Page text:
Archive for August, 2011

Unveiling the Mona Lisa, Freedom Tower, An MDCC Project

Posted in OUT AND ABOUT on August 29, 2011 by artoutmiami

Marco, Mona and Ed

 ~This year marks the 100th anniversary since the Mona Lisa was stolen from the Louvre museum Miami, August 23, 2011 – Making its U.S. premiere, Miami Dade College’s (MDC) Art Gallery System brings to South Florida an extraordinary exhibition inspired by Leonardo da Vinci’s iconic portrait, the Mona Lisa. The exhibition, Mona Lisa Unveiled, will showcase various interpretations of the classic, created by artists around the world and dating from the 16th Century to modern day.    This exhibition is co-presented by City of Miami Mayor Tomas Regalado and City of Margherita di Savoia (Italy) Mayor Gabriella Carlucci. An invitation-only opening reception will take place at 6:30 p.m. Thursday, August 25, at MDC’s own transcendent work of art, the Freedom Tower. The working media is welcome.  On loan from the Museo Ideale Leonardo da Vinci in Florence, Italy, the exhibition was created and inspired by Alessandro Vezzosi, the museum’s director, and Agnese Sabato, president of the museum’s International Association. In Miami, the exhibition has been made possible with the support of the Consul General of Italy, Marco Rocca, and Gloria Porcella, director of the Galleria Ca’ d’Oro in Rome and Miami.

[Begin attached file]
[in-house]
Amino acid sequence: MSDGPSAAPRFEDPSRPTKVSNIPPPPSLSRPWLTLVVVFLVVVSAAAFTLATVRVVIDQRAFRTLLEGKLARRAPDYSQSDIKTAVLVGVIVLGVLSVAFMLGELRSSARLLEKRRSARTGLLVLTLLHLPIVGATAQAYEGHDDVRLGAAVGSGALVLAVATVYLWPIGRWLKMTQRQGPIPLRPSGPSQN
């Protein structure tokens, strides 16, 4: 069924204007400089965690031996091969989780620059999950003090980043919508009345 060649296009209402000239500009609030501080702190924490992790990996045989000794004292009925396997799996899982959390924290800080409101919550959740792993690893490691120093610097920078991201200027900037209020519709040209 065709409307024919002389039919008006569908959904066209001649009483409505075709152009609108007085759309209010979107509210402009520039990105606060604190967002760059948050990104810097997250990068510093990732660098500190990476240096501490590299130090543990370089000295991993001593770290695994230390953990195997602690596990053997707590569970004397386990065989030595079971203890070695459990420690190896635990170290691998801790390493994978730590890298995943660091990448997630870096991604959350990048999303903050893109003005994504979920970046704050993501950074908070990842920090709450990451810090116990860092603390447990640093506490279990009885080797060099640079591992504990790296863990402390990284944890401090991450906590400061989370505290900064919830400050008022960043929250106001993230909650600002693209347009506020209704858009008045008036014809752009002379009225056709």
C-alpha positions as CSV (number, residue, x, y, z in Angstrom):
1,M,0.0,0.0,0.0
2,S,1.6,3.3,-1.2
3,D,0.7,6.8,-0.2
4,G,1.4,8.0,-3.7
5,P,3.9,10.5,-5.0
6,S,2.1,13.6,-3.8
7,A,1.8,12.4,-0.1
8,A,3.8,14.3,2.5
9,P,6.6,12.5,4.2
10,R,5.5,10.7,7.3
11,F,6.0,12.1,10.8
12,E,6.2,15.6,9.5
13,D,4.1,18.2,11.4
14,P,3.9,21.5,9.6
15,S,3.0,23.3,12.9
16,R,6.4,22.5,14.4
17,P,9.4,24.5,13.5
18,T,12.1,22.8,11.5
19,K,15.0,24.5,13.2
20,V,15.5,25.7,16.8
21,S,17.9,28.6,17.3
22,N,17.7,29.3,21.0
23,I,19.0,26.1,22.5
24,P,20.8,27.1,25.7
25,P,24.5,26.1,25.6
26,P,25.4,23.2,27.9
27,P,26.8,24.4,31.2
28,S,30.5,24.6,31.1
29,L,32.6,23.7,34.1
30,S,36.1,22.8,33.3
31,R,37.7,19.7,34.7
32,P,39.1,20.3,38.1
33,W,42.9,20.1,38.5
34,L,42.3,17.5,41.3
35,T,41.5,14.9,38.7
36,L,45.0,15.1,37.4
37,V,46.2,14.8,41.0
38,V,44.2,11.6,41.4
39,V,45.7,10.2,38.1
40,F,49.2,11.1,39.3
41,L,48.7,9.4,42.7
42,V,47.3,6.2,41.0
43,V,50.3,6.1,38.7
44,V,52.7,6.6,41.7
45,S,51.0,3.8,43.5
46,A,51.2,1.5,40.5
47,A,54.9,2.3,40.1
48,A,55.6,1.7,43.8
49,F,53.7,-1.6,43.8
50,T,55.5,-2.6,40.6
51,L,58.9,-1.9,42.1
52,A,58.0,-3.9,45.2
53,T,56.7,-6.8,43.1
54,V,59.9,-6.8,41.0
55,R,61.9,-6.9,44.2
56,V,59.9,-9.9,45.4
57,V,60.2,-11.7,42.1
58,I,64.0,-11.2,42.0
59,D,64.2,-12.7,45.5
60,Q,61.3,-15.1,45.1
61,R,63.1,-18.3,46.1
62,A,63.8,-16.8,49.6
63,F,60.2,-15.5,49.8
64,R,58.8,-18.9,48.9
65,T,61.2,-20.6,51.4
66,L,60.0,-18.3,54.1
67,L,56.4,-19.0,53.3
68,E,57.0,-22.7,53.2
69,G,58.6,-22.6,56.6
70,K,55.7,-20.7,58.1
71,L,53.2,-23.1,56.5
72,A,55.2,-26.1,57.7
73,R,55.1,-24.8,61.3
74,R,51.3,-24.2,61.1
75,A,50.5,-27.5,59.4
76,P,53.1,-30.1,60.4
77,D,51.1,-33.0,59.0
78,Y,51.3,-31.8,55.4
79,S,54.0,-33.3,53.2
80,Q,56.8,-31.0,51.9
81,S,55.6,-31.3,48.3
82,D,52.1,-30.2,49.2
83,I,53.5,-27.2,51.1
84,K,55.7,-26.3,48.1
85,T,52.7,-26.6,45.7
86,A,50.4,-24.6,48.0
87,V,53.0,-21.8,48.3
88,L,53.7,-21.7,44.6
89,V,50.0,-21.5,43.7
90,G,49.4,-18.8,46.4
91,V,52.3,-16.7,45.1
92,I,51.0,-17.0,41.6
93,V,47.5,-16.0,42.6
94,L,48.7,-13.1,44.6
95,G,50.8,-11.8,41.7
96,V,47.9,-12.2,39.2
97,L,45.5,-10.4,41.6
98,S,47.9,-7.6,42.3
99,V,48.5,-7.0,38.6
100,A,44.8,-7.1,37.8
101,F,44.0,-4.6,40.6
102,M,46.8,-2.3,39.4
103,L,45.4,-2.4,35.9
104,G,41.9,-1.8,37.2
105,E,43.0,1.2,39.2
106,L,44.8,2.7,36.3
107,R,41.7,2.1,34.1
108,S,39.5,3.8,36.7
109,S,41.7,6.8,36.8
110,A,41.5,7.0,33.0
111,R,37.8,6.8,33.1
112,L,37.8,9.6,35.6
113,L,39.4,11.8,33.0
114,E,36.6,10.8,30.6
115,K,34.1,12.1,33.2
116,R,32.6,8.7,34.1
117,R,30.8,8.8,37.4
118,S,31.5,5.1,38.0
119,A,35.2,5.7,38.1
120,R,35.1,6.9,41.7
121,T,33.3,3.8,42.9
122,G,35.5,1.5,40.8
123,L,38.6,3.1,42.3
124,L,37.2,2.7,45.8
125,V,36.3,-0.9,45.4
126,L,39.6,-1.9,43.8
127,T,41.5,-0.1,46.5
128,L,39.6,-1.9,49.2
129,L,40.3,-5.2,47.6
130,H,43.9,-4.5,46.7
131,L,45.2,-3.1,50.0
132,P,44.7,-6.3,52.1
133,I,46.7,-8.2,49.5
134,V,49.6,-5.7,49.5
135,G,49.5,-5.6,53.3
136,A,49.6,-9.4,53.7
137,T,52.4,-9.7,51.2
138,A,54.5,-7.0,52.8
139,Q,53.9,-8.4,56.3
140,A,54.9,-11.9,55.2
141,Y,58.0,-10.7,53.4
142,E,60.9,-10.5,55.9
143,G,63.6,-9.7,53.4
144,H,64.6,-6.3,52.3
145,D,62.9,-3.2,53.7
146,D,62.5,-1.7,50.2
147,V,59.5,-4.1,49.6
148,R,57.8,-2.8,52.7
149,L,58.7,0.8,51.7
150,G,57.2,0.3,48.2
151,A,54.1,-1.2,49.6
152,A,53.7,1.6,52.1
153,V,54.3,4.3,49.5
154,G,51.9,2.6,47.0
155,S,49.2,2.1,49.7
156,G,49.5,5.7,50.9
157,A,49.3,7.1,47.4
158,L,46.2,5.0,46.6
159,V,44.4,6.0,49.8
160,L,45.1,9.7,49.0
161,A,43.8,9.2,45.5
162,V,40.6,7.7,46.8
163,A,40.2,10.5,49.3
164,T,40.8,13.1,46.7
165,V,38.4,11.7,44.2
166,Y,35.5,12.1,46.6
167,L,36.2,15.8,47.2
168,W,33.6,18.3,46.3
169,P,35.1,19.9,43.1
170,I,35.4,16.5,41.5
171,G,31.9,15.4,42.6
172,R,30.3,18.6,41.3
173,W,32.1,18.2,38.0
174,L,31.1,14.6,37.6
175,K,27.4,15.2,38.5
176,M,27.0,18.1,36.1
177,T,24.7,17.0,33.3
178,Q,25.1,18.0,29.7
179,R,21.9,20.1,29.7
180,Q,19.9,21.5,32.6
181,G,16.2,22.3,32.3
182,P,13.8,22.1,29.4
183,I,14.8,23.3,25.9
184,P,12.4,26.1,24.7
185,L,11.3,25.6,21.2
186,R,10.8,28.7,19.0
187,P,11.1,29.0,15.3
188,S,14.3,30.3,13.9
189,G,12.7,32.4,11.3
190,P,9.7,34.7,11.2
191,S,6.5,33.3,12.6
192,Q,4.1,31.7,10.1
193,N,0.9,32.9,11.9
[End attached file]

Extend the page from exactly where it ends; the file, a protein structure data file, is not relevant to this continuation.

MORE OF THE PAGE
Anne Tschida, Art Writer

Posted in Bios P - T on August 23, 2011 by artoutmiami
Anne Tschida (right) and Juan Carlos Rodriguez